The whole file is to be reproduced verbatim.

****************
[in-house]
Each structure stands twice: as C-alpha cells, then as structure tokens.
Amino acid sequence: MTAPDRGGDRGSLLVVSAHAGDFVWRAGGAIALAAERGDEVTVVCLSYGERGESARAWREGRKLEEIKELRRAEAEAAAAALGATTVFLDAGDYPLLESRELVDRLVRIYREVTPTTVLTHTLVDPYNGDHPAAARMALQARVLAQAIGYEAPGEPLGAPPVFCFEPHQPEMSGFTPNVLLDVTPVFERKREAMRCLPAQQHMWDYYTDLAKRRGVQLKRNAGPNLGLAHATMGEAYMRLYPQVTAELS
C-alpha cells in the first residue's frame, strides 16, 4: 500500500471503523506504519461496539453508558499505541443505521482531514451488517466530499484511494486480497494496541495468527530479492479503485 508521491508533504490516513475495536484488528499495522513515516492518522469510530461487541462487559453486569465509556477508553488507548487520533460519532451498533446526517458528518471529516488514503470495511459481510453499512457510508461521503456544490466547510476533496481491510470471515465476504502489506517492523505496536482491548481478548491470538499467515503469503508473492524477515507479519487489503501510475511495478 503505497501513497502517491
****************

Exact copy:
[in-house]
Each structure stands twice: as C-alpha cells, then as structure tokens.
Amino acid sequence: MTAPDRGGDRGSLLVVSAHAGDFVWRAGGAIALAAERGDEVTVVCLSYGERGESARAWREGRKLEEIKELRRAEAEAAAAALGATTVFLDAGDYPLLESRELVDRLVRIYREVTPTTVLTHTLVDPYNGDHPAAARMALQARVLAQAIGYEAPGEPLGAPPVFCFEPHQPEMSGFTPNVLLDVTPVFERKREAMRCLPAQQHMWDYYTDLAKRRGVQLKRNAGPNLGLAHATMGEAYMRLYPQVTAELS
C-alpha cells in the first residue's frame, strides 16, 4: 500500500471503523506504519461496539453508558499505541443505521482531514451488517466530499484511494486480497494496541495468527530479492479503485 508521491508533504490516513475495536484488528499495522513515516492518522469510530461487541462487559453486569465509556477508553488507548487520533460519532451498533446526517458528518471529516488514503470495511459481510453499512457510508461521503456544490466547510476533496481491510470471515465476504502489506517492523505496536482491548481478548491470538499467515503469503508473492524477515507479519487489503501510475511495478 503505497501513497502517491